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The Fuzzy Math in the Road Lobby’s Memo to Congress

ARTBA would prefer that you not look too closely at this graph. Thank you for your cooperation. Image: Doug Short/##http://www.investing.com/analysis/vehicle-miles-driven:-another-population-adjusted-low-206969##Investing##

ARTBA would prefer that you not look too closely at this graph. Thank you for your cooperation. Graph: Doug Short/Investing

Don’t know what to make of the news that U.S. driving rates have dropped for the ninth year in a row? Looking for guidance about whether your state or city should be wantonly expanding roads or investing in transit, biking, and walking? The road lobby thinks you should turn to them for independent, unbiased analysis of these trends. Never fear, the road lobby says: Americans are driving more than ever. Pay no attention to the man behind the curtain. More lanes for everybody!

That’s the word from the American Road & Transportation Builders Association, which issued a memo Friday [PDF] to Congressional aides clarifying some “false claims” about transportation trends.

In virtually every recent congressional hearing and many media reports about federal transportation policy, the false claim that “Americans are driving less” emerges in some capacity. Federal Highway Administration (FHWA) data show U.S. vehicle miles traveled (VMT) increased 0.3 percent in 2012 and 0.6 percent in 2013. The upward trend is anticipated to continue well into the future as the nation’s economy and population continues to grow. This factual disconnect confuses discussions about the relative viability of various means to stabilize the Highway Trust Fund and support future federal highway and public transportation investments. The reality is that American driving trends are driven largely by macro-economic forces, not agenda-seizing assertions about shifts in societal behavior.

Take that, agenda seizers! See, VMT is increasing — albeit slower than the population, and slower than transit ridership. Drivers have already made up a third of the miles “lost” since the recession (and surely they’ll make up the rest any day now). The last 70 months of stagnant driving is nothing but a blip. Right?

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Eyes on the Street: Real-Time Bus Arrival Display on Nostrand Ave [Updated]

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New York finally has real-time bus arrival information and excellent route maps posted at bus stops. Or rather, at least one bus stop has this info, and it looks like the kind of thing that should spread to a lot more bus stops.

NYC DOT policy director Jon Orcutt posted this photo on Twitter over the weekend, when Bus Time went live in Brooklyn and Queens, bringing real-time arrival information to every borough. This display is at the Church Avenue stop for southbound Nostrand Avenue B44 Select Bus Service.

The bus arrival screen is integrated into one of NYC DOT’s WalkNYC wayfinding boards, which has also been customized with B44 route maps. The display shows how many stops away the next four arrivals are — both local and SBS buses. After years of looking jealously at other cities’ real-time bus stop displays, NYC seems to be on the verge of catching up.

It’s unclear how rapidly the displays will be rolled out. The WalkNYC maps are currently in four neighborhoods. We have a request in with DOT about whether the Bus Time-enabled displays will be coming to more bus stops.

Update: DOT says this is a prototype installed last fall for the launch of B44 SBS, with the arrival info switched on when Bus Time went live this weekend. The prototype is still being tested so there’s no timetable yet for a full rollout, but the plan is to eventually bring these displays to all SBS routes, starting with the B44, M34, and M60.

I went over to Church and Nostrand this afternoon and got a few more up-close shots of the display. (Sidenote: The parking situation on this stretch of Nostrand and Rogers is literally a free-for-all. No meters, double-parking everywhere, drivers bypassing the stopped vehicles by violating the bus lane. To make SBS work as well as it should here, there needs to be a price on the curb.)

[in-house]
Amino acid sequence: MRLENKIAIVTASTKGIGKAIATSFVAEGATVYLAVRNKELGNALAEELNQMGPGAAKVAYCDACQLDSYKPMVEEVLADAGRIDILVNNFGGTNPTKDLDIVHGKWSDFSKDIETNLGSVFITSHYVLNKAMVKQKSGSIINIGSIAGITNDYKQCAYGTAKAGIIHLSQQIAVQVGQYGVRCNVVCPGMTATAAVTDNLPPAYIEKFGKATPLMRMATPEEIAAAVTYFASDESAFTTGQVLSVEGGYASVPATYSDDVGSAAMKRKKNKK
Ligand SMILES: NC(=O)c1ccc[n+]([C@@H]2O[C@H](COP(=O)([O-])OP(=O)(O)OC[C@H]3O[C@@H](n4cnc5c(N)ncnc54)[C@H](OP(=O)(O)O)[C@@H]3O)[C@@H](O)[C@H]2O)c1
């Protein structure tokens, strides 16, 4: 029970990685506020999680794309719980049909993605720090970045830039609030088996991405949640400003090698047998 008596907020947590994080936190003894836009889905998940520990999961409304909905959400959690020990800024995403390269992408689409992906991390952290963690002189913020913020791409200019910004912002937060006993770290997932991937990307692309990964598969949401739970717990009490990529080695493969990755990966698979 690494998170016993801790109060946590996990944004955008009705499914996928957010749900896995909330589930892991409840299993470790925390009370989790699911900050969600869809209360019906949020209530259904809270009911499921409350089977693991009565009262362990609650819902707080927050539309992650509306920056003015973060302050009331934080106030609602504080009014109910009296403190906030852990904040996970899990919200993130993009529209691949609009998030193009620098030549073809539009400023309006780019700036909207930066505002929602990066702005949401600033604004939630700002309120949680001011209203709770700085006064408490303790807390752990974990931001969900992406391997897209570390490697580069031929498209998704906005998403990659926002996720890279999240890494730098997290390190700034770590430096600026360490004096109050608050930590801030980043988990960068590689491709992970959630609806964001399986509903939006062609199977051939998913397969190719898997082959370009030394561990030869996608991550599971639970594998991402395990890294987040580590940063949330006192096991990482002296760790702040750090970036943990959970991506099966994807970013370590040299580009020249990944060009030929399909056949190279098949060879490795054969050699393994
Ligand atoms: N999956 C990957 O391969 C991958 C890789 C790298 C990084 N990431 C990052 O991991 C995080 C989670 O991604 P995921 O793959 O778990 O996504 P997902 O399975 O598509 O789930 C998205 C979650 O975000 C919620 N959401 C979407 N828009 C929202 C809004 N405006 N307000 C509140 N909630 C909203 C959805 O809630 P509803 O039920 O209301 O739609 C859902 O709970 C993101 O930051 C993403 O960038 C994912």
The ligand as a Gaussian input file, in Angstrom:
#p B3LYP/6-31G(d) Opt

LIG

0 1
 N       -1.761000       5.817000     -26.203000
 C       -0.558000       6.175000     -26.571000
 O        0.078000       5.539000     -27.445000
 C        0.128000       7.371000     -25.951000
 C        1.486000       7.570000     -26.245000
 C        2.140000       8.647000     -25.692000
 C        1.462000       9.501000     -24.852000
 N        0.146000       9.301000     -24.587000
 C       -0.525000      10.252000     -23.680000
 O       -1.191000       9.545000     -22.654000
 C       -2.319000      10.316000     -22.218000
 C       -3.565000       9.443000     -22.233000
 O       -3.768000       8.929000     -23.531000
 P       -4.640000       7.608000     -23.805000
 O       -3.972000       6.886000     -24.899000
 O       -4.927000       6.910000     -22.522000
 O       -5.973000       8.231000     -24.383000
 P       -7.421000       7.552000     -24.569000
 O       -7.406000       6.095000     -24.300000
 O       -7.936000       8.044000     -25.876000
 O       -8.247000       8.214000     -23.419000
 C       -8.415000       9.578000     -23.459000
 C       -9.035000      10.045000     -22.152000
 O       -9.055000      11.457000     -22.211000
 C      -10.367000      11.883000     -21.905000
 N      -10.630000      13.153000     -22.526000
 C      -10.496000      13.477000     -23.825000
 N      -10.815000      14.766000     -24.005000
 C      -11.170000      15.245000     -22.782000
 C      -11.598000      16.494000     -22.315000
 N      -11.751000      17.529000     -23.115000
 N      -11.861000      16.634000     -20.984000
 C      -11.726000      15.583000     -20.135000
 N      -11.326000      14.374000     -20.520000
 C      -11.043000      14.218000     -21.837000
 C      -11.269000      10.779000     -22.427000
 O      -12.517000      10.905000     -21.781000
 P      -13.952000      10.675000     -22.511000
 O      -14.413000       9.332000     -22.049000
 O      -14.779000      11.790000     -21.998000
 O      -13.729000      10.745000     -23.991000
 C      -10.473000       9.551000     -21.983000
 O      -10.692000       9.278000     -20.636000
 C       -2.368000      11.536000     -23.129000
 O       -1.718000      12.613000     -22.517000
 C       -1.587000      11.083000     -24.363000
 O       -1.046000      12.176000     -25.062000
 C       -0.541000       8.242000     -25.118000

Take a look:

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NYPD’s Superb New Double-Parking Flyer

Here’s a message we’re not used to seeing from NYPD: Double-parking is dangerous.

Reader Brendan Gray reports spotting this flyer in the window of a Dunkin’ Donuts on Eighth Avenue in Midtown a few days ago. NYPD tweeted it out yesterday afternoon.

It’s just a flyer, and yeah, you could probably spot a few double-parked squad cars on your lunch break today. But this is also a huge step up from, say, the “safety tips for pedestrian” flyer that 1 Police Plaza was distributing a few months ago. Things are changing at NYPD.

We’ll know NYPD has really turned the corner when police take on the scourge of double-parking by going to community boards and making the case for Park Smart metering.

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NY State Senate Transportation Committee

The committee will consider a number of bills, including one to require alcohol testing after crashes causing death or serious injury where the driver is suspected of being drunk, and to make leaving the scene of a crash a class A misdemeanor.

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Monday: Reimagine the Mess That Is Jay Street

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It’s filled with double-parked cars. On just about every block, drivers stand illegally in bus stops, block the bike lane, and make illegal U-turns. If you’ve ever walked to jury duty in Brooklyn or biked over the Manhattan Bridge, you know Jay Street is chaos incarnate.

What can be done? Well, here’s a chance to make some change happen. Transportation Alternatives, Council Member Stephen Levin, and Brooklyn Community Board 2 are putting on a workshop to build some momentum to overhaul Jay Street. Bring your ideas over to 1 Metrotech on Monday at 6:30. RSVP here.

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Wednesday: Join Us for a Winter Warmer at Building on Bond

The winter of #sneckdown isn’t done with us yet. After the weekend thaw, freezing temps and snow are coming later this week. So after you wrap up at the office on Wednesday, head over to Building on Bond in Boerum Hill, Brooklyn, to warm up with Streetsblog and Streetfilms.

We’re looking forward to catching up with our readers and talking about everything that’s in store for livable streets in 2014. We’ll eat, drink, and rub our hands together in anticipation of the spring. Thanks to our hosts at Building on Bond, 10 percent of the proceeds from the bar will be donated to Streetsblog and Streetfilms. If you’re planning to come, please RSVP here.